Was It Morally Wrong for a Man with an AR-15 to Kill Three Intruders?

“Twenty-three-year-old Zach Peters of Broken Arrow, Oklahoma, caught three masked burglars breaking into his house one night, and the end result were three shots by Peters from his AR-15, and three dead burglars. The burglars brought two weapons — brass knuckles and a knife — but neither melee weapon fared well against Peters’ rifle. . . . [O]ne of the deceased burglar’s grandfather . . . said the AR-15 made the fight unfair.”

Maybe it was “unfair,” but it was stupid and immoral for the three criminals to break into a house with the intent to do harm.

When three people break into your house at night, you don’t have time to assess whether the weapons they’ve brought are less lethal than yours. You also don’t know their intent, whether it’s robbery, rape, kidnapping, or murder. Read the book In Cold Blood and watch the film of the same title.

Self-defense is a biblical option in such cases. Consider this passage from biblical case law:

“If the thief is caught while breaking in and is struck so that he dies, there will be no bloodguiltiness on his account” (Ex. 22:2).

The homeowner can assume in a nighttime invasion that someone breaking into his house has nothing but bad intentions. He may be armed or not. The homeowner does not have to ask any questions to find out. The homeowner can respond by striking the intruder “so that he dies.” If this happens, even if the attempt was only theft (unknown to the homeowner), the homeowner is cleared of all guilt in the thief’s death.

Daytime is a different story because the victim can make a better assessment of intent. If two people enter a building with AR-15s and/or other weapons, killing these people before they kill you and others is the right thing to do. An AR-15 is a rifle, not an automatic weapon. Being loving, peaceful, just and generous, and self-giving do not apply. To put it simply, there’s no time to negotiate with people whose obvious intent is to do harm.

The story of David and Goliath is helpful since “five smooth stones” and a “sling” are the closest equivalent to a handgun we can find in the Bible. David seems to have been armed with his weapon at all times. There was no way he could run home to get his sling when a lion or a bear was about to attack his flock (1 Sam. 17:31-37, 41-54).

Read related article: “Another Bad Anti-Gun Meme.”

It’s possible that Jesus had the Old Testament case law in mind when He offered this injunction to His disciples:

“But be sure of this, if the head of the house had known at what time of the night the thief was coming, he would have been on the alert and would not have allowed his house to be broken into” (Matt 24:43).

How does a homeowner stop someone from breaking in? Deadly force may end up being the only option in some cases. What if someone pours gasoline on the house and intends to light it killing everyone inside? Should the homeowner lights the match and throws on the accelerant?

But, of course, you rarely know when someone is going to break into your house, therefore, you must be on guard all the time. Being on guard is not enough if you are unarmed and must face an armed intruder.

In another passage, Jesus is teaching by analogy:

“When a strong man, fully armed, guards his own homestead, his possessions are undisturbed. But when someone stronger than he attacks him and overpowers him, he takes away from him all his armor on which he had relied and distributes his plunder” (Luke 11:21).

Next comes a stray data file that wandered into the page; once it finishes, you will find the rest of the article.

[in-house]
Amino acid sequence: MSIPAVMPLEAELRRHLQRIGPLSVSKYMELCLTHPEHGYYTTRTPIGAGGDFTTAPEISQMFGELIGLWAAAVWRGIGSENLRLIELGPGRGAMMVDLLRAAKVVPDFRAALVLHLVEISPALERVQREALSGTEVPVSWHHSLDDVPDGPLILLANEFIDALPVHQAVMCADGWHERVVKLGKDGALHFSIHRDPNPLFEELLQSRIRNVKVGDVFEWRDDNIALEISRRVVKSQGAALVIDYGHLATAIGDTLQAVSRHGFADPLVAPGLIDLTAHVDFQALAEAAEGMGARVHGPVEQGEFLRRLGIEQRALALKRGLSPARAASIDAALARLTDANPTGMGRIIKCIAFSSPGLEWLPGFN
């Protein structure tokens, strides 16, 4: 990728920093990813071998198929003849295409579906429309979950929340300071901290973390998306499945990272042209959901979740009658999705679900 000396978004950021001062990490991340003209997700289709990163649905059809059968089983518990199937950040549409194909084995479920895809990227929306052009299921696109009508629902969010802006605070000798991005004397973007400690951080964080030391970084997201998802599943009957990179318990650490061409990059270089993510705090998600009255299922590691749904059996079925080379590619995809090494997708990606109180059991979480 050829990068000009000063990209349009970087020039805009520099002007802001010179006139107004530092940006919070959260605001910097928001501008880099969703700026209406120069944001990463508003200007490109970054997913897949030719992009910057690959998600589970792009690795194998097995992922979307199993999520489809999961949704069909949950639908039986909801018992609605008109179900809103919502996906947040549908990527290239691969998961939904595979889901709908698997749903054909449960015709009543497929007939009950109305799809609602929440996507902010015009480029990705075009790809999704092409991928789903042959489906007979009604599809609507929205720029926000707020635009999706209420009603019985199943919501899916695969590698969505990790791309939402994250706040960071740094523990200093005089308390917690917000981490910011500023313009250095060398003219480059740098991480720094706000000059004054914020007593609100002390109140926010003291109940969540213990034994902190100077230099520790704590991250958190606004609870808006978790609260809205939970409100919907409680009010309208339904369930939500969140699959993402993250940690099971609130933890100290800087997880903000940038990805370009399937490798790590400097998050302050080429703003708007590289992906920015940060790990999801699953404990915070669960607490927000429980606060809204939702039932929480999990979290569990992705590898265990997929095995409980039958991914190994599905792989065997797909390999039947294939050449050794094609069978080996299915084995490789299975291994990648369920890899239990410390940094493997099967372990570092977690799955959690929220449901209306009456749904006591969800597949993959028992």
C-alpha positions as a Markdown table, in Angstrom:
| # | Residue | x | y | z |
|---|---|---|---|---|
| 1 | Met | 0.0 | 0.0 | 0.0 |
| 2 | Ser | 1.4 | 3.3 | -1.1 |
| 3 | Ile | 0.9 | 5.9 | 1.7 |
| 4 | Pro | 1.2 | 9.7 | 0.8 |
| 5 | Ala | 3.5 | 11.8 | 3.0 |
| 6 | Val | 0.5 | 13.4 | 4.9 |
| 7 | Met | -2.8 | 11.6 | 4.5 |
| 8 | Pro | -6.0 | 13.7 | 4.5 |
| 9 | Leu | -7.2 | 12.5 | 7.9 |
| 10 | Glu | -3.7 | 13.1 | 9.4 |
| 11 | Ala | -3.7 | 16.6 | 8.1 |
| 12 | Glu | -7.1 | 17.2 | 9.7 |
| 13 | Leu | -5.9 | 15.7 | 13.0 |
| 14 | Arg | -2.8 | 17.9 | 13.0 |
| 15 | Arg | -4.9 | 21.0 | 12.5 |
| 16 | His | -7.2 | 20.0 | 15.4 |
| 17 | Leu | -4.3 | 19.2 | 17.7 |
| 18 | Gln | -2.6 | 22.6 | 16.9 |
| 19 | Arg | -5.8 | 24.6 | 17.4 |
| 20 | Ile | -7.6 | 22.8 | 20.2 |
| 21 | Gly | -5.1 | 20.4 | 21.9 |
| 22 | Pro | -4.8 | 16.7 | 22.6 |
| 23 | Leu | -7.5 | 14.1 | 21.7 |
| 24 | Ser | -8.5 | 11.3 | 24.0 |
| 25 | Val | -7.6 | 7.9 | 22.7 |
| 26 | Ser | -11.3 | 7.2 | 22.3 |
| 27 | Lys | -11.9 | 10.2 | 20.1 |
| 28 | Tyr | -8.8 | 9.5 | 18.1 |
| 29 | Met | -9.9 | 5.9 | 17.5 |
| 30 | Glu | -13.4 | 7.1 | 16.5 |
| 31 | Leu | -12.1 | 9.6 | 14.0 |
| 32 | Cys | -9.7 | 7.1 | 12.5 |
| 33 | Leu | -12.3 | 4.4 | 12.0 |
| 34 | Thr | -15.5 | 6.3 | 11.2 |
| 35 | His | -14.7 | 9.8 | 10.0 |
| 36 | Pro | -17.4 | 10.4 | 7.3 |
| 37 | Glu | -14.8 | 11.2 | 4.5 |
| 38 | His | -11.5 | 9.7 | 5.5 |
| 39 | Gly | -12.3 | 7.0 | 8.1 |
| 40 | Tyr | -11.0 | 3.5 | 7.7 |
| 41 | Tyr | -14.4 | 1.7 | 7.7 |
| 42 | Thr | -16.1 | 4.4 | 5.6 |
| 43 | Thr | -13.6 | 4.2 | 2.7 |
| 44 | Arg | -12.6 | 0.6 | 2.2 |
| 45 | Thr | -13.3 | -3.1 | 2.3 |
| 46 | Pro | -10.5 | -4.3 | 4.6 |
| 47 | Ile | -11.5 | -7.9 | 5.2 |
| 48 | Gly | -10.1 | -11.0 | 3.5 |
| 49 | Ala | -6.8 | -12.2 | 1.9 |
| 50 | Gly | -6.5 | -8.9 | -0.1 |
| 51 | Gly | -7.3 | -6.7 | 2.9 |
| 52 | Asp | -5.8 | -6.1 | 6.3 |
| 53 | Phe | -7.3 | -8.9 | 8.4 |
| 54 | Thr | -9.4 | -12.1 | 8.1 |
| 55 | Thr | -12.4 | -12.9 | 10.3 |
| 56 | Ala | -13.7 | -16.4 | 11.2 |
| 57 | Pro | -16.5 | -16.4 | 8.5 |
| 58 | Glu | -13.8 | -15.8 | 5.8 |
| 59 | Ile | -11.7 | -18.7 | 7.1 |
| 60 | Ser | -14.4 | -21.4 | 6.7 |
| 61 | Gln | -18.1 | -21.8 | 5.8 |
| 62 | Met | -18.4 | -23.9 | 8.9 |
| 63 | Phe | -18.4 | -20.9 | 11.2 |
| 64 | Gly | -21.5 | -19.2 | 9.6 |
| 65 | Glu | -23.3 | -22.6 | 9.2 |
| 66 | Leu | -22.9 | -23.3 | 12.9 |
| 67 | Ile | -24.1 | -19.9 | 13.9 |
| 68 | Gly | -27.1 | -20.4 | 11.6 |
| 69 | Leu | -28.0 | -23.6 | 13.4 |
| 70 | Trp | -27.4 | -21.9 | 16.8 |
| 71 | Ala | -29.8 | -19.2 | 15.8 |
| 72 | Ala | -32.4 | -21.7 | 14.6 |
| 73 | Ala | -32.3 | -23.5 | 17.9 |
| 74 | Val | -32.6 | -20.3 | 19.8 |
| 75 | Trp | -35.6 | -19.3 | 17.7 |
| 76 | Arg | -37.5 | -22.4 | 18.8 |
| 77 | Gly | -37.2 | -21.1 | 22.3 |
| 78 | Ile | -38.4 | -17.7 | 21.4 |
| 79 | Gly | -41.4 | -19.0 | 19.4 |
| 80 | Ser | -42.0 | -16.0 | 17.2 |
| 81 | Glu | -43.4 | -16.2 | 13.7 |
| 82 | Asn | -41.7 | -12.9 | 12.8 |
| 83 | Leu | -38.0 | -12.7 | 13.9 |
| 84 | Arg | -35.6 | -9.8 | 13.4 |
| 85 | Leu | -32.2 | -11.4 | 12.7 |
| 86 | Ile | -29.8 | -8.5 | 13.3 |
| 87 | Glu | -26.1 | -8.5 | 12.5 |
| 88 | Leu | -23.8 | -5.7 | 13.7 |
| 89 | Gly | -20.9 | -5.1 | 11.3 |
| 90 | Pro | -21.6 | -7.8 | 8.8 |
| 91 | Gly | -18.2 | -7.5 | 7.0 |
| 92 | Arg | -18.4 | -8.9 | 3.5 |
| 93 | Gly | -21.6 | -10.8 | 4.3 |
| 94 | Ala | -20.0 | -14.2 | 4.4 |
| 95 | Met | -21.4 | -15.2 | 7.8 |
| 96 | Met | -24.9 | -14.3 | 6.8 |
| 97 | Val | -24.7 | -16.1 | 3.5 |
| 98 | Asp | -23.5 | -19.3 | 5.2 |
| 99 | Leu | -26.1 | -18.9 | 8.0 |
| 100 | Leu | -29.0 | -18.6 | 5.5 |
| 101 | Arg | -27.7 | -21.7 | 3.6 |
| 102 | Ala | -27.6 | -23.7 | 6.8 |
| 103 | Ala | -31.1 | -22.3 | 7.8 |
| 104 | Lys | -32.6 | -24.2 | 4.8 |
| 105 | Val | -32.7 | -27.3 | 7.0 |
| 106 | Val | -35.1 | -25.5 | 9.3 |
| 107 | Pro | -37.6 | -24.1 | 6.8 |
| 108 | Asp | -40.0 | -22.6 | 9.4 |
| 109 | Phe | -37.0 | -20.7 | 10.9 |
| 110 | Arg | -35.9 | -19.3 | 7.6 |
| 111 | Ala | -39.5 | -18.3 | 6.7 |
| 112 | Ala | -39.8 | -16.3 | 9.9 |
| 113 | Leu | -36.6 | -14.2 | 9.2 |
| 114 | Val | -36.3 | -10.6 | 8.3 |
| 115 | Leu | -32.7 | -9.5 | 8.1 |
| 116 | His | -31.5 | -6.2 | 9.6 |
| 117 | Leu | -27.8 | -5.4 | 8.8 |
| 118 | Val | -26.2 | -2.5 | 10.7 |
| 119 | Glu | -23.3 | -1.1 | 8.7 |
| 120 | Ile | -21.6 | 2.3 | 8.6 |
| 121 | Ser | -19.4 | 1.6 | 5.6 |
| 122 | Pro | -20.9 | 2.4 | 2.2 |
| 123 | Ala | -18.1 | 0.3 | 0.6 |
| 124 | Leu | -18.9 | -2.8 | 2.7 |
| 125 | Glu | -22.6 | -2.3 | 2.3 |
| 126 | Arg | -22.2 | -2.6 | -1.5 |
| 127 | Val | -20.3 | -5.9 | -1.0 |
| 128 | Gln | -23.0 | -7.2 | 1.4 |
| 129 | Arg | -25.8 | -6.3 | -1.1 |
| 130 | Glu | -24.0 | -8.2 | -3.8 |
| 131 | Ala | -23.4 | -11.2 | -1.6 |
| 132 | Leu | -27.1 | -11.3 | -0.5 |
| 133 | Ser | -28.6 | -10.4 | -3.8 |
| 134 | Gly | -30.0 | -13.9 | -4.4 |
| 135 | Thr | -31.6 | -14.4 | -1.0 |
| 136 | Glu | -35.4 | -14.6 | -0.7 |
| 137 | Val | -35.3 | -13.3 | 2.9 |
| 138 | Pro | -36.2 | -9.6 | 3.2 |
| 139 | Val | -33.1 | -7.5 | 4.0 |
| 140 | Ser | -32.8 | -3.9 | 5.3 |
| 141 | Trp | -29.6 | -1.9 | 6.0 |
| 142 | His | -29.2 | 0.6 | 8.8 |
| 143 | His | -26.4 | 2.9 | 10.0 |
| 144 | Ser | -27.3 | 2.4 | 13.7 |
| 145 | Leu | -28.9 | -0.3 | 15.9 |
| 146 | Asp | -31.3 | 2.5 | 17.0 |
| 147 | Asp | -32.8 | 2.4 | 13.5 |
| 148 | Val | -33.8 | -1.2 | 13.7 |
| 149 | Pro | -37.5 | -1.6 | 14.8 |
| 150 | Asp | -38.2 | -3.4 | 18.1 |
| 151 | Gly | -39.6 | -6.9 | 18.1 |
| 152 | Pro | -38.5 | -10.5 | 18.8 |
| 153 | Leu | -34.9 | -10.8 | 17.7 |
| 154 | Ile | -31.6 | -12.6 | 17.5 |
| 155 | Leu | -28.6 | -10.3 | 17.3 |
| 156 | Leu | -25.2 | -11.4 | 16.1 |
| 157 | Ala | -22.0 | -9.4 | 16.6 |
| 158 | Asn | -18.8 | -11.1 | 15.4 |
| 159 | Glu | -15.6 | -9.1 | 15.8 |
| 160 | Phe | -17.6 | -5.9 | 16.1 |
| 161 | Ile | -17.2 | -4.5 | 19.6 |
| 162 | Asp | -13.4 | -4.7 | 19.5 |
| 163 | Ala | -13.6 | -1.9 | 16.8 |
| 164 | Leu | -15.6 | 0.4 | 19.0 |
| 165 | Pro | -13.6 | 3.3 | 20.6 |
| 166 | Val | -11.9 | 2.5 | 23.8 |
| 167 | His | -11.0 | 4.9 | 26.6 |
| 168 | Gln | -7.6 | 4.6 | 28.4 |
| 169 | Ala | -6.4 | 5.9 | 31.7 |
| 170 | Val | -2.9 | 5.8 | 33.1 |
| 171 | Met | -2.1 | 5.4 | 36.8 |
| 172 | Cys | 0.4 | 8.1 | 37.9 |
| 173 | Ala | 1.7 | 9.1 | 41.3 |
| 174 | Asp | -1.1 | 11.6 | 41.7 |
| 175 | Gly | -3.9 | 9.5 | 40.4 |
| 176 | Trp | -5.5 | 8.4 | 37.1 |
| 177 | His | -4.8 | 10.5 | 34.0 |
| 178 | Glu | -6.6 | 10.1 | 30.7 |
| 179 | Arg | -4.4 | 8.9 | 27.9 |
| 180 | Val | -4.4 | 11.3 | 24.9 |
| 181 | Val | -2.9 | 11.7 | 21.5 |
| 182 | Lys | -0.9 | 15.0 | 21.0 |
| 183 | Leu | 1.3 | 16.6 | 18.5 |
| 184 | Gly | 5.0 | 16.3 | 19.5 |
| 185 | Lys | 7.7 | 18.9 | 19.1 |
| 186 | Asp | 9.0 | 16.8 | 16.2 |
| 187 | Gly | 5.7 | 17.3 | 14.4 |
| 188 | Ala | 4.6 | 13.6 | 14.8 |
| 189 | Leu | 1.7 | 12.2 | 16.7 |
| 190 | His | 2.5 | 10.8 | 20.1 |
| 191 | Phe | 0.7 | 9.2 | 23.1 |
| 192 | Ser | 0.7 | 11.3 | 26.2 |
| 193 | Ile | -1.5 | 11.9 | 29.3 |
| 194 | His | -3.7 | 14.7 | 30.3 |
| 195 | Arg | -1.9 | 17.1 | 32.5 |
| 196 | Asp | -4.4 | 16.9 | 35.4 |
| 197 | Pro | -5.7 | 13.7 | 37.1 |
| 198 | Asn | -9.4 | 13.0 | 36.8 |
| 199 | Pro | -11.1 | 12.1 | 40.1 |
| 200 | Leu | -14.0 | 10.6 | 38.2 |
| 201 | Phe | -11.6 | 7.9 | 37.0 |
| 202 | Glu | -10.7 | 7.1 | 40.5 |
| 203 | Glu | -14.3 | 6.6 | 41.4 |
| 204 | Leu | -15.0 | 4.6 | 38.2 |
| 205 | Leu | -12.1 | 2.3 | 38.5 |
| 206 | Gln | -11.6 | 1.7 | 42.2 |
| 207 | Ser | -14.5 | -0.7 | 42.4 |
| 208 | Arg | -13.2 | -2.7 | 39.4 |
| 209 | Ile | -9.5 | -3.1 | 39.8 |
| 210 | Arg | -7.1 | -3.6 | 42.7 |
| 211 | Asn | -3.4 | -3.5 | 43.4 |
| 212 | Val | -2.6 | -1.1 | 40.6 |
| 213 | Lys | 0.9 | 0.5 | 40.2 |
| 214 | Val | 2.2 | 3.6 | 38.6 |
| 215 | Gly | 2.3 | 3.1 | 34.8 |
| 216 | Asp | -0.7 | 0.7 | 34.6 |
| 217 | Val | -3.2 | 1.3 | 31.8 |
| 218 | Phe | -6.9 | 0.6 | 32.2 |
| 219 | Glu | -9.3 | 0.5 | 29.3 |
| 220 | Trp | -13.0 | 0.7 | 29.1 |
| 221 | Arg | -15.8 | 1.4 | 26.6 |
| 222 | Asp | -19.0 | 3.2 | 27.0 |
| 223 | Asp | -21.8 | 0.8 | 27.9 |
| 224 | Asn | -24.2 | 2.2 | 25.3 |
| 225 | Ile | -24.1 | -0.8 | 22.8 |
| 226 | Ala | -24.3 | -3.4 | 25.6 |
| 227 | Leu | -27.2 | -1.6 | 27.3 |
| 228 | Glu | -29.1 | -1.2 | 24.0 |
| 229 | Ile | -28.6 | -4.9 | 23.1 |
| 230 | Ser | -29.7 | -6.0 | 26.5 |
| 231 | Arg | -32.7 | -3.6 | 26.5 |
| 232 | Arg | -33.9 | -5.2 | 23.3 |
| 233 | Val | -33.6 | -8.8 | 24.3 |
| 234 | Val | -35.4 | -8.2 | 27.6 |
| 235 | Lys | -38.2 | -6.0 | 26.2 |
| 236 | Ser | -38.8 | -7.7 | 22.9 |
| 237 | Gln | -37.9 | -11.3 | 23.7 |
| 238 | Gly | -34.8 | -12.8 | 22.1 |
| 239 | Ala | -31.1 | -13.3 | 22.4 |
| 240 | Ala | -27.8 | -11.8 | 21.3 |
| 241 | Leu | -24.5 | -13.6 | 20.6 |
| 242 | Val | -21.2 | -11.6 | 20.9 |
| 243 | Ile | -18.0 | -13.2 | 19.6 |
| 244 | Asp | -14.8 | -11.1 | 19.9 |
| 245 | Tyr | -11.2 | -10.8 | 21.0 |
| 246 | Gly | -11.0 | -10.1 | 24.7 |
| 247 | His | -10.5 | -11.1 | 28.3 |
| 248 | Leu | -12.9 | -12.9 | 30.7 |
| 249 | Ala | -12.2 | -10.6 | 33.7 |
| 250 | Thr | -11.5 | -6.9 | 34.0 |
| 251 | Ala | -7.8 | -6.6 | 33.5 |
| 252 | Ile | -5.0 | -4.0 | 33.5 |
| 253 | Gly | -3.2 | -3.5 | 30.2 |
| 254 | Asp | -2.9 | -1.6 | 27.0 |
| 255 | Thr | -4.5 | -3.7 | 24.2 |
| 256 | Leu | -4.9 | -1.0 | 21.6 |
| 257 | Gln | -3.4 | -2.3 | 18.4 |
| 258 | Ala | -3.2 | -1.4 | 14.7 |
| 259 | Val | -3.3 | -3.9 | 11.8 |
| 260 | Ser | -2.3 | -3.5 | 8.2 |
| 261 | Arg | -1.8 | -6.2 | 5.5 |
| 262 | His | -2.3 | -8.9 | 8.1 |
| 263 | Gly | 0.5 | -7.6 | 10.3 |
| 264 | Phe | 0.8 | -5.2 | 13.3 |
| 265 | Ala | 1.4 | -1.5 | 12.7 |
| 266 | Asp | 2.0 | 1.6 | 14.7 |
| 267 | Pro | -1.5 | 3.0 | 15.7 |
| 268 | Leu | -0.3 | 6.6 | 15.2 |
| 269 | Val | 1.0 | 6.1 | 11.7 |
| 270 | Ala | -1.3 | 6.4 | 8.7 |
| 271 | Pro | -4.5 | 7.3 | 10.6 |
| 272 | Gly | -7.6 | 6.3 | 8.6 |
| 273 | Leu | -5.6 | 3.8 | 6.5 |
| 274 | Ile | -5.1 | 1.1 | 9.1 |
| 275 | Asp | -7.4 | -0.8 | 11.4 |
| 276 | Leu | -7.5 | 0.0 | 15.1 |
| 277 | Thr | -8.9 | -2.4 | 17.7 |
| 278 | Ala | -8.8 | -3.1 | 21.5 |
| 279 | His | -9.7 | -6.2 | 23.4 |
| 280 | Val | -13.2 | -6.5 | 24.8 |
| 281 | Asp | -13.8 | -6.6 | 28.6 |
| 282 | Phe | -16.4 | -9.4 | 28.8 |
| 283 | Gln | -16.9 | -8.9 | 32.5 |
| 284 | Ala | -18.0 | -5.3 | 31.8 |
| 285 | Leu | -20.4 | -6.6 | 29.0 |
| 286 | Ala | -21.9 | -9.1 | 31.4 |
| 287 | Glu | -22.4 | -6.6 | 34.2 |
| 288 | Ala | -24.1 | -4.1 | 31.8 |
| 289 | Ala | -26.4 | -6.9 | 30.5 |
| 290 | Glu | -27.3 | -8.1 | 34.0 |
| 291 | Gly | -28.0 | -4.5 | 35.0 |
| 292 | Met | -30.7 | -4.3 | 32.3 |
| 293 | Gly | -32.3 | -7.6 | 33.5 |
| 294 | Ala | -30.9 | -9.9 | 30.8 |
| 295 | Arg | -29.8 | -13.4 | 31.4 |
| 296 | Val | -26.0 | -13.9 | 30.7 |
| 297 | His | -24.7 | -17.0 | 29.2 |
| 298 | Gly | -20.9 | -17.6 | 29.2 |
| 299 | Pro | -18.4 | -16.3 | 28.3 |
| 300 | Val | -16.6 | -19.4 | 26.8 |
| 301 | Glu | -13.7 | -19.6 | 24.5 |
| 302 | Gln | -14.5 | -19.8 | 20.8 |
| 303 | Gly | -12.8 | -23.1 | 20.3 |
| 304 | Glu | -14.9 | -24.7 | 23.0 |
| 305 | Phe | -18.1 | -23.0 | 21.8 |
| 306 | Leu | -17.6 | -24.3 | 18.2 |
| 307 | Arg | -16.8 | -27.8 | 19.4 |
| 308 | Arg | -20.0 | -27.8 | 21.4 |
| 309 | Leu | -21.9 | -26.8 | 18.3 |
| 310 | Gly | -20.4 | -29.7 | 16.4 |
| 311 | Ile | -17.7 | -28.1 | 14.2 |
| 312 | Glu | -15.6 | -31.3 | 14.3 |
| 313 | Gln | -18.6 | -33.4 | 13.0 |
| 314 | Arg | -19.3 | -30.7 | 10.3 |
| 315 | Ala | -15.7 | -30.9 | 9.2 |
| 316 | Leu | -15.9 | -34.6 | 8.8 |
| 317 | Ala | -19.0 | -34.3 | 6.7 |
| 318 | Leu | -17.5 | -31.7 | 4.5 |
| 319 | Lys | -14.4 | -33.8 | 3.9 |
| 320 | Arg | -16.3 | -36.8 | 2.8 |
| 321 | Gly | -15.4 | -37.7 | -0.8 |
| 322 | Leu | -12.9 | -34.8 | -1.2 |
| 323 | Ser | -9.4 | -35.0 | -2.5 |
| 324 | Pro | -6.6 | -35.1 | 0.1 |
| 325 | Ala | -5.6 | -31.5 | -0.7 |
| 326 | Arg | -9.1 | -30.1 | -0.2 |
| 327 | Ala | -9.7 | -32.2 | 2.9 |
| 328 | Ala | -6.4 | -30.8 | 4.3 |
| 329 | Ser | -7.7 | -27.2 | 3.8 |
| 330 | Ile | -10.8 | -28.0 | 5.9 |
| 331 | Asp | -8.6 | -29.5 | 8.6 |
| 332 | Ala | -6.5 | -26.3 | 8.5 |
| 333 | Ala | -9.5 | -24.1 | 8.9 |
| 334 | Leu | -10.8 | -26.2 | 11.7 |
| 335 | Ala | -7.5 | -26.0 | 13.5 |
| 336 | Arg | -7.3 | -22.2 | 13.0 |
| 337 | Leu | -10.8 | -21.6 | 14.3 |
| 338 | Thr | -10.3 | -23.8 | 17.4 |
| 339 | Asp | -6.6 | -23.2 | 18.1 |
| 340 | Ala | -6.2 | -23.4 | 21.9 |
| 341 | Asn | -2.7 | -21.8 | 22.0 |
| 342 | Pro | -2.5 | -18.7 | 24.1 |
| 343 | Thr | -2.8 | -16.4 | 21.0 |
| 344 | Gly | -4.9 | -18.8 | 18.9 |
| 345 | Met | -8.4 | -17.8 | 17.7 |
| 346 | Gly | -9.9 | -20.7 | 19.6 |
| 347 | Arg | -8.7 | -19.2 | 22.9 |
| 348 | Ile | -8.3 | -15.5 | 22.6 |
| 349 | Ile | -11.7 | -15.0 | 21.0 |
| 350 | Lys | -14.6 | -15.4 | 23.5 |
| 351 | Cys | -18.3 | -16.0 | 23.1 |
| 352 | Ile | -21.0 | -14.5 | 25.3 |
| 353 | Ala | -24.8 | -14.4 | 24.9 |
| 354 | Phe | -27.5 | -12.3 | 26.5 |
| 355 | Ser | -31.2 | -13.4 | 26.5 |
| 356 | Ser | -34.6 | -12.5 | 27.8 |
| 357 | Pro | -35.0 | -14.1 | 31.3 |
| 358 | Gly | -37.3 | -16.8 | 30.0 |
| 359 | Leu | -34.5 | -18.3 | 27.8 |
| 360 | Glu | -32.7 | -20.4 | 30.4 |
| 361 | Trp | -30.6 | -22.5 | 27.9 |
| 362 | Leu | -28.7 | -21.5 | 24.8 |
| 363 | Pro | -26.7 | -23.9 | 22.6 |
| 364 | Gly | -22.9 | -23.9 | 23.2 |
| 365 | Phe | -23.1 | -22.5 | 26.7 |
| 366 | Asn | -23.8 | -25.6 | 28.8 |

A fully armed strong man is a deterrent to a thief. It’s the fact that the strong man is armed that protects the potential thief from being harmed since he will think twice about attacking a home where the owner is armed.

The two San Bernardino Muslims who murdered 14 and injured 17 would never have gone to the community center if they had known some of the people had been armed. Gun-free zones are like shooting ducks in a barrel. Does anyone believe that Nidal Hasan, who fatally shot 13 people and injured more than 30 others at Fort Hood, would have attempted such a thing if the soldiers had been armed? The soldiers were living in a mostly gun-free zone. But someone intent on murder does not concern himself with such a law.

Armed people save lives by making evil people think twice about attacking a person or place where there might be some armed push back. One could say that it’s loving to be armed since it might stop someone who has evil intent from not following through with an evil act.

The most famous New Testament passage is a command of Jesus for His disciples to sell their garments and buy a sword (Luke 22:36-38). Personally, I do not believe this is a good proof text for being armed, but it does show that being armed was a norm for that time, and Jesus does not object.

Peter impetuously uses his sword against a servant of the high priest (John 18:10; Matt. 26:51; Luke 22:50) who had come out with a crowd armed with clubs and swords (Luke 22:52). Under normal circumstances, swords were permissible for self-defense, otherwise, why did the “chief priests and officers of the temple and elders” have them? There is, however, something else going on here of biblical theological importance that has little to do with self-defense.

However the sword passage is interpreted, at no time did Jesus condemn anyone for having a sword. The disciples lived in dangerous times (Luke 10:29-37). Furthermore, the Romans didn’t seem to have a problem with their subjects (the Jews) owning swords.

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